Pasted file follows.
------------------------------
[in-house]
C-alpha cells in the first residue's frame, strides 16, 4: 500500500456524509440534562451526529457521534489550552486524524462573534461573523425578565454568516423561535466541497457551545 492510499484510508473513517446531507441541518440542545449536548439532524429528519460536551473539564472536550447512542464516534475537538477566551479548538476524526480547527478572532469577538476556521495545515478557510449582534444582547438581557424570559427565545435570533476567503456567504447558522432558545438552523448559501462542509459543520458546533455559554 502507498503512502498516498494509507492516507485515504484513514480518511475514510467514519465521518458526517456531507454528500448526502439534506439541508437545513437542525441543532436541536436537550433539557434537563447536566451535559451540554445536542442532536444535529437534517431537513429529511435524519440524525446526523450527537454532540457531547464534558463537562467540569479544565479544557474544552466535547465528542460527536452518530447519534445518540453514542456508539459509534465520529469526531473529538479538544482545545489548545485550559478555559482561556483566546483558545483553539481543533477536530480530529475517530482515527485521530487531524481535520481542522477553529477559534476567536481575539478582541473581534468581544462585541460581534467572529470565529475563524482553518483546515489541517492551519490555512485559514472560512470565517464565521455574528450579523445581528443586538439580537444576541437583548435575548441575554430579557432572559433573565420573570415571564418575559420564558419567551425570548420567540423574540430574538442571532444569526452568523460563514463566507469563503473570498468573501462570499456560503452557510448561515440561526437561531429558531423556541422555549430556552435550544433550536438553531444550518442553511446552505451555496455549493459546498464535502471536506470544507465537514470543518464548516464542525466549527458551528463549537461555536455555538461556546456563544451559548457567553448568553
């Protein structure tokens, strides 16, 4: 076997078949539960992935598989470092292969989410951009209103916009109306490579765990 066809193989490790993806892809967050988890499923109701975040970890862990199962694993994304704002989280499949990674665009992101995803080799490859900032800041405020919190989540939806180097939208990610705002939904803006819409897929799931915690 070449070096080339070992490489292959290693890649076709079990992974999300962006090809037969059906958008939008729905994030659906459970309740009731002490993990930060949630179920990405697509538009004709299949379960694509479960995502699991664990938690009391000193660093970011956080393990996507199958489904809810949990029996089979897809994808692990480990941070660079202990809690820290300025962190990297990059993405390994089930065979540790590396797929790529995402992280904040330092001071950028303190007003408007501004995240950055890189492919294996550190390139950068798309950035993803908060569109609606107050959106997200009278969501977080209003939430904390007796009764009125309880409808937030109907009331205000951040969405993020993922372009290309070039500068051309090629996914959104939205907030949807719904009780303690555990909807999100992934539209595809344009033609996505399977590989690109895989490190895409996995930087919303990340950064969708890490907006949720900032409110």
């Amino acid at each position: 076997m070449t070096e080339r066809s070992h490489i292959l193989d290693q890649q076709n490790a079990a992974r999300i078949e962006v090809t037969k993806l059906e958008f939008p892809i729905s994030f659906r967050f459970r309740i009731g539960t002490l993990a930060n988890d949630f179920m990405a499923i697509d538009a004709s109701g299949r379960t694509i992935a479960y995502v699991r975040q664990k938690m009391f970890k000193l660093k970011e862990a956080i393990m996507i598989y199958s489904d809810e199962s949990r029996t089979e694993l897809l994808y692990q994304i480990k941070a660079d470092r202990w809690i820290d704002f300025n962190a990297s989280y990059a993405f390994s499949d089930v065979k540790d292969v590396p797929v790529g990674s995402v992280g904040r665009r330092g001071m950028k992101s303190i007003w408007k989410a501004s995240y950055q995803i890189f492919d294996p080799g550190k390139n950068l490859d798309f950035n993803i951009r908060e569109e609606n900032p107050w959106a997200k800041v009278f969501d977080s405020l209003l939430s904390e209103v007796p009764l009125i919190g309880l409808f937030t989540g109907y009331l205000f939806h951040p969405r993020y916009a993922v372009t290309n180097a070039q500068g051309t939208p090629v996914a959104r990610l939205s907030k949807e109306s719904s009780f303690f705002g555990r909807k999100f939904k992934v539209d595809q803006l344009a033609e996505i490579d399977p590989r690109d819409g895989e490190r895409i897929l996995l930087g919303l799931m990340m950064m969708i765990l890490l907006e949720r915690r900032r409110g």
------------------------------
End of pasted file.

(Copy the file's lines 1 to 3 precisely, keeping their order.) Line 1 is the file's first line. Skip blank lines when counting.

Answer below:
[in-house]
C-alpha cells in the first residue's frame, strides 16, 4: 500500500456524509440534562451526529457521534489550552486524524462573534461573523425578565454568516423561535466541497457551545 492510499484510508473513517446531507441541518440542545449536548439532524429528519460536551473539564472536550447512542464516534475537538477566551479548538476524526480547527478572532469577538476556521495545515478557510449582534444582547438581557424570559427565545435570533476567503456567504447558522432558545438552523448559501462542509459543520458546533455559554 502507498503512502498516498494509507492516507485515504484513514480518511475514510467514519465521518458526517456531507454528500448526502439534506439541508437545513437542525441543532436541536436537550433539557434537563447536566451535559451540554445536542442532536444535529437534517431537513429529511435524519440524525446526523450527537454532540457531547464534558463537562467540569479544565479544557474544552466535547465528542460527536452518530447519534445518540453514542456508539459509534465520529469526531473529538479538544482545545489548545485550559478555559482561556483566546483558545483553539481543533477536530480530529475517530482515527485521530487531524481535520481542522477553529477559534476567536481575539478582541473581534468581544462585541460581534467572529470565529475563524482553518483546515489541517492551519490555512485559514472560512470565517464565521455574528450579523445581528443586538439580537444576541437583548435575548441575554430579557432572559433573565420573570415571564418575559420564558419567551425570548420567540423574540430574538442571532444569526452568523460563514463566507469563503473570498468573501462570499456560503452557510448561515440561526437561531429558531423556541422555549430556552435550544433550536438553531444550518442553511446552505451555496455549493459546498464535502471536506470544507465537514470543518464548516464542525466549527458551528463549537461555536455555538461556546456563544451559548457567553448568553
């Protein structure tokens, strides 16, 4: 076997078949539960992935598989470092292969989410951009209103916009109306490579765990 066809193989490790993806892809967050988890499923109701975040970890862990199962694993994304704002989280499949990674665009992101995803080799490859900032800041405020919190989540939806180097939208990610705002939904803006819409897929799931915690 070449070096080339070992490489292959290693890649076709079990992974999300962006090809037969059906958008939008729905994030659906459970309740009731002490993990930060949630179920990405697509538009004709299949379960694509479960995502699991664990938690009391000193660093970011956080393990996507199958489904809810949990029996089979897809994808692990480990941070660079202990809690820290300025962190990297990059993405390994089930065979540790590396797929790529995402992280904040330092001071950028303190007003408007501004995240950055890189492919294996550190390139950068798309950035993803908060569109609606107050959106997200009278969501977080209003939430904390007796009764009125309880409808937030109907009331205000951040969405993020993922372009290309070039500068051309090629996914959104939205907030949807719904009780303690555990909807999100992934539209595809344009033609996505399977590989690109895989490190895409996995930087919303990340950064969708890490907006949720900032409110």